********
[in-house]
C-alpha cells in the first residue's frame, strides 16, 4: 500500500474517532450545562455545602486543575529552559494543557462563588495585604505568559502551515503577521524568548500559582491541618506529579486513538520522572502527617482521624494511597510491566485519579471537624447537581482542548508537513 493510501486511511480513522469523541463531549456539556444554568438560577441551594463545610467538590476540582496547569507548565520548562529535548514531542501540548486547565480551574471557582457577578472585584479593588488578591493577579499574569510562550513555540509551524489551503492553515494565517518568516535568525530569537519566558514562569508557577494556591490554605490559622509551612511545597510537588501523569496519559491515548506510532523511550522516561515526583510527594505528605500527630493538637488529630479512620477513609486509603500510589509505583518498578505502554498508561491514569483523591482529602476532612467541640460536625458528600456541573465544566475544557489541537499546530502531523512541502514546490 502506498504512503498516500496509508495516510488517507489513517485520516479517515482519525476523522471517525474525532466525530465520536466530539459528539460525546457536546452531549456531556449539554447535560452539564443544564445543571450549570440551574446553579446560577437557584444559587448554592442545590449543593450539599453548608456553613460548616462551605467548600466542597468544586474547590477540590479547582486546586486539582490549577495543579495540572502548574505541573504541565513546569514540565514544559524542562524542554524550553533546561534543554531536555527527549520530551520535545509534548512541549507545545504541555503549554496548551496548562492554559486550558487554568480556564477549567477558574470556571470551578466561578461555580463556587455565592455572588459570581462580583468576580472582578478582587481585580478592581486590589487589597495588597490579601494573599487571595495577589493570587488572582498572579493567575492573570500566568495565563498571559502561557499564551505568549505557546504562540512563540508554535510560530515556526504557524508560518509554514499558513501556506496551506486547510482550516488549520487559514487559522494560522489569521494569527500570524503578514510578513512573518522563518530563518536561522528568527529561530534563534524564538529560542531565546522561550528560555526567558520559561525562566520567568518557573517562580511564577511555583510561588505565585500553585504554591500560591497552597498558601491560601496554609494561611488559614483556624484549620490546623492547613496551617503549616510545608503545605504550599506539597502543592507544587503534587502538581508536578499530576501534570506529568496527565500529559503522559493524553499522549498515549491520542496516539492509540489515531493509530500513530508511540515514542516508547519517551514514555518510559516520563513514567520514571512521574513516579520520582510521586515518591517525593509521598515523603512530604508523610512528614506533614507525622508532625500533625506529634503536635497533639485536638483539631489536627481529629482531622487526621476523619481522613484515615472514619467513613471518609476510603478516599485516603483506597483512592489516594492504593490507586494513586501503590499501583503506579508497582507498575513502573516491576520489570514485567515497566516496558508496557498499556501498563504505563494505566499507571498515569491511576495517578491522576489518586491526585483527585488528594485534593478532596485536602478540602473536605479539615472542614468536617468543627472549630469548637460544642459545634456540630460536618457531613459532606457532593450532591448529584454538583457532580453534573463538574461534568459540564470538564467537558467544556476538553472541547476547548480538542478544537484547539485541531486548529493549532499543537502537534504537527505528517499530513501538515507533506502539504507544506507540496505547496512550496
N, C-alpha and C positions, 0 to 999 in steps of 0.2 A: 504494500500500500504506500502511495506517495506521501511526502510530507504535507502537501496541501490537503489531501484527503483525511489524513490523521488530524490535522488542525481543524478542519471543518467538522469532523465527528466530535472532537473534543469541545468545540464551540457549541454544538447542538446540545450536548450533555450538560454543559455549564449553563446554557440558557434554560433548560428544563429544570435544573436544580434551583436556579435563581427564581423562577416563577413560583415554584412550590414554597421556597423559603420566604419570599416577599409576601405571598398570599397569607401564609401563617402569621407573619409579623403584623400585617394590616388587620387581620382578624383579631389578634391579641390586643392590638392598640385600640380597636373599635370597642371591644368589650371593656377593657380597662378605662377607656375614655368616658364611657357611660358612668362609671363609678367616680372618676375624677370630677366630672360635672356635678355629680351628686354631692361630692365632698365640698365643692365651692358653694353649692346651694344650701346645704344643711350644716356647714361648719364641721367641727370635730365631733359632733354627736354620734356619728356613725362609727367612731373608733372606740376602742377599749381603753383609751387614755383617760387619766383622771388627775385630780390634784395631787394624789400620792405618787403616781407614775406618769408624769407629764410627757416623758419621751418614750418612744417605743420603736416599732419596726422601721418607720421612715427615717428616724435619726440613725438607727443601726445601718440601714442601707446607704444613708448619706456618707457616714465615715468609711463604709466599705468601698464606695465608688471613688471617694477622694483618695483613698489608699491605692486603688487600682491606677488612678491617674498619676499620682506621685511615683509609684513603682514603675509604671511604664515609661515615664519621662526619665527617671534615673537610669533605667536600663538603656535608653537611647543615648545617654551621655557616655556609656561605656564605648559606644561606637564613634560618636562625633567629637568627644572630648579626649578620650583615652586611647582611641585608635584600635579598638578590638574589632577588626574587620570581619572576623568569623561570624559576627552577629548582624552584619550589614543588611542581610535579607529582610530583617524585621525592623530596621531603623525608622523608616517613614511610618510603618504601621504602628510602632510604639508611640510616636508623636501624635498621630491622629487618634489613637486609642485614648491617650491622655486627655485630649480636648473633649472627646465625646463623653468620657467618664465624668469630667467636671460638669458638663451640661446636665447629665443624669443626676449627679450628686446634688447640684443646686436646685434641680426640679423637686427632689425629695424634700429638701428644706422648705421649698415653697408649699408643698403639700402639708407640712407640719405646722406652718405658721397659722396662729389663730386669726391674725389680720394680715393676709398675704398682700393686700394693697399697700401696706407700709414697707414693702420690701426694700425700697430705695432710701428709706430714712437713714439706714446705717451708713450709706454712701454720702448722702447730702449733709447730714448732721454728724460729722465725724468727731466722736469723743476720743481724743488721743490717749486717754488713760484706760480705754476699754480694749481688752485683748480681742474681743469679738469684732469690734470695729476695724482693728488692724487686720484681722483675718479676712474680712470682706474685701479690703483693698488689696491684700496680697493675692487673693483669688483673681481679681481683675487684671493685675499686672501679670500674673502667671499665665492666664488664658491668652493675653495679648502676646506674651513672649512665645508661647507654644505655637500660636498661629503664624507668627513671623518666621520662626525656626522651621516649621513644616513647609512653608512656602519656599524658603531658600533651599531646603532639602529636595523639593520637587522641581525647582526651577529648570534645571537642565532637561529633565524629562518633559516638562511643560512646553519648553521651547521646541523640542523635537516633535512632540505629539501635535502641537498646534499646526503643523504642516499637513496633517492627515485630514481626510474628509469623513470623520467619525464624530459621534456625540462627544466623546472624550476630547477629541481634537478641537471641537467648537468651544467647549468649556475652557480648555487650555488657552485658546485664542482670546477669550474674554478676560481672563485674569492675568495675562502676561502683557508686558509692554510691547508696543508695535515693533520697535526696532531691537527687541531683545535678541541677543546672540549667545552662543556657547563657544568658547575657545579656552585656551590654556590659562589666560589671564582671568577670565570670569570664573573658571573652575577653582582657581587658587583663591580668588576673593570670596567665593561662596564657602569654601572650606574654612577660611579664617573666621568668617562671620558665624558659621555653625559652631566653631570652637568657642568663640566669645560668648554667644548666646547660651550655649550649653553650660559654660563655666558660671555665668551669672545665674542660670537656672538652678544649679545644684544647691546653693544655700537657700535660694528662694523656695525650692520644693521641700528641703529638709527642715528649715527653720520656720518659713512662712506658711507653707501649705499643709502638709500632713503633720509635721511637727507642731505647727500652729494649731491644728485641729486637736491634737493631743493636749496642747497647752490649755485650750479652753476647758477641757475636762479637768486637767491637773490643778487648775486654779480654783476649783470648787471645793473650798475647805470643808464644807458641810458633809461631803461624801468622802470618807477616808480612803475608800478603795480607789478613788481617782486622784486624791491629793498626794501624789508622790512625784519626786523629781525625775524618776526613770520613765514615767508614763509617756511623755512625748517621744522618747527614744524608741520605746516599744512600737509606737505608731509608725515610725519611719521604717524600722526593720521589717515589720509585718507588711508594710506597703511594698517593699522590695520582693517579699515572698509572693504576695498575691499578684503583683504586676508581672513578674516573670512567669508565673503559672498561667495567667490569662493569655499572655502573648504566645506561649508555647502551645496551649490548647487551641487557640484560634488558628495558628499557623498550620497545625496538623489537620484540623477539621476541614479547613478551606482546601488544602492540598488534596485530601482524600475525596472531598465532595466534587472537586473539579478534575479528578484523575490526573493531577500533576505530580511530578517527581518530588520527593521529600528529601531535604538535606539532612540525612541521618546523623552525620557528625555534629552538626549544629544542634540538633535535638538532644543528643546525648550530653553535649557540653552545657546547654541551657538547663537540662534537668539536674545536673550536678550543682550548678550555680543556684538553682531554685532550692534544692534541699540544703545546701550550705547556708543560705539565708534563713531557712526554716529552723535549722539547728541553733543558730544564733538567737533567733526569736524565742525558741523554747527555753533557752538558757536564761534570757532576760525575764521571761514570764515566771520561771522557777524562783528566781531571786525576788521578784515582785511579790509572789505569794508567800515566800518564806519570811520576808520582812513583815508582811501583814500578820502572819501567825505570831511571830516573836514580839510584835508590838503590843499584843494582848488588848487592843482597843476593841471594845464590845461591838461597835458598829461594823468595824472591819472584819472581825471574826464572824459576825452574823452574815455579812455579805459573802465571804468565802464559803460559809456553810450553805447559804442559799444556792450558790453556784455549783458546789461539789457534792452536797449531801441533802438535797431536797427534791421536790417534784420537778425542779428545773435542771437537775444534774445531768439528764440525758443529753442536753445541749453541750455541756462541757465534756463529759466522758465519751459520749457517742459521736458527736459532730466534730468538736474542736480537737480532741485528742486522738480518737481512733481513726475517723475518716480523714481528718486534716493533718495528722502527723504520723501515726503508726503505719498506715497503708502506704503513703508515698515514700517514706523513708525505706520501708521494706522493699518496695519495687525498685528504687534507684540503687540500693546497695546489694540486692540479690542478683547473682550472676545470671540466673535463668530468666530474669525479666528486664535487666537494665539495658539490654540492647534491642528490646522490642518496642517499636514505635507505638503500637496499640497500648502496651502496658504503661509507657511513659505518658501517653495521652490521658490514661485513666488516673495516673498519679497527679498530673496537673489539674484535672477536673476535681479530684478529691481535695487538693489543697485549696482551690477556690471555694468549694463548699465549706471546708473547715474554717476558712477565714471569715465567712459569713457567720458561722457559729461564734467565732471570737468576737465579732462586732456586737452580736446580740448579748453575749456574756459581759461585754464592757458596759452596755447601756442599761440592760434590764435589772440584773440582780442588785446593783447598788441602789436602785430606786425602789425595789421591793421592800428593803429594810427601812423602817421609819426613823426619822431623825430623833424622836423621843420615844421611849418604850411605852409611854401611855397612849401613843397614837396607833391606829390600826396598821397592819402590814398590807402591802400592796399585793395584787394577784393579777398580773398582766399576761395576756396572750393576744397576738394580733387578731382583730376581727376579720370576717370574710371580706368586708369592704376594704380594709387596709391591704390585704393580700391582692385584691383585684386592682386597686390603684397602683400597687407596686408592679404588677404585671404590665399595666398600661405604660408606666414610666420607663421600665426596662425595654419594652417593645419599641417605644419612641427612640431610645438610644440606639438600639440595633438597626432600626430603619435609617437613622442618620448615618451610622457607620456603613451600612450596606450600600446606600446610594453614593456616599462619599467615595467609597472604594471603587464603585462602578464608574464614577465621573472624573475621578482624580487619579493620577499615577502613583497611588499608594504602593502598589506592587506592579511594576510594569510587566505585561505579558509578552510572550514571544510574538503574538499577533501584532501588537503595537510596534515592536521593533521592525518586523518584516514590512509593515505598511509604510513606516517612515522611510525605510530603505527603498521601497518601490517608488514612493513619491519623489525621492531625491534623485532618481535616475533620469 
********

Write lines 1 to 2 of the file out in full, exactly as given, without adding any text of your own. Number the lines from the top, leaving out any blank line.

[in-house]
C-alpha cells in the first residue's frame, strides 16, 4: 500500500474517532450545562455545602486543575529552559494543557462563588495585604505568559502551515503577521524568548500559582491541618506529579486513538520522572502527617482521624494511597510491566485519579471537624447537581482542548508537513 493510501486511511480513522469523541463531549456539556444554568438560577441551594463545610467538590476540582496547569507548565520548562529535548514531542501540548486547565480551574471557582457577578472585584479593588488578591493577579499574569510562550513555540509551524489551503492553515494565517518568516535568525530569537519566558514562569508557577494556591490554605490559622509551612511545597510537588501523569496519559491515548506510532523511550522516561515526583510527594505528605500527630493538637488529630479512620477513609486509603500510589509505583518498578505502554498508561491514569483523591482529602476532612467541640460536625458528600456541573465544566475544557489541537499546530502531523512541502514546490 502506498504512503498516500496509508495516510488517507489513517485520516479517515482519525476523522471517525474525532466525530465520536466530539459528539460525546457536546452531549456531556449539554447535560452539564443544564445543571450549570440551574446553579446560577437557584444559587448554592442545590449543593450539599453548608456553613460548616462551605467548600466542597468544586474547590477540590479547582486546586486539582490549577495543579495540572502548574505541573504541565513546569514540565514544559524542562524542554524550553533546561534543554531536555527527549520530551520535545509534548512541549507545545504541555503549554496548551496548562492554559486550558487554568480556564477549567477558574470556571470551578466561578461555580463556587455565592455572588459570581462580583468576580472582578478582587481585580478592581486590589487589597495588597490579601494573599487571595495577589493570587488572582498572579493567575492573570500566568495565563498571559502561557499564551505568549505557546504562540512563540508554535510560530515556526504557524508560518509554514499558513501556506496551506486547510482550516488549520487559514487559522494560522489569521494569527500570524503578514510578513512573518522563518530563518536561522528568527529561530534563534524564538529560542531565546522561550528560555526567558520559561525562566520567568518557573517562580511564577511555583510561588505565585500553585504554591500560591497552597498558601491560601496554609494561611488559614483556624484549620490546623492547613496551617503549616510545608503545605504550599506539597502543592507544587503534587502538581508536578499530576501534570506529568496527565500529559503522559493524553499522549498515549491520542496516539492509540489515531493509530500513530508511540515514542516508547519517551514514555518510559516520563513514567520514571512521574513516579520520582510521586515518591517525593509521598515523603512530604508523610512528614506533614507525622508532625500533625506529634503536635497533639485536638483539631489536627481529629482531622487526621476523619481522613484515615472514619467513613471518609476510603478516599485516603483506597483512592489516594492504593490507586494513586501503590499501583503506579508497582507498575513502573516491576520489570514485567515497566516496558508496557498499556501498563504505563494505566499507571498515569491511576495517578491522576489518586491526585483527585488528594485534593478532596485536602478540602473536605479539615472542614468536617468543627472549630469548637460544642459545634456540630460536618457531613459532606457532593450532591448529584454538583457532580453534573463538574461534568459540564470538564467537558467544556476538553472541547476547548480538542478544537484547539485541531486548529493549532499543537502537534504537527505528517499530513501538515507533506502539504507544506507540496505547496512550496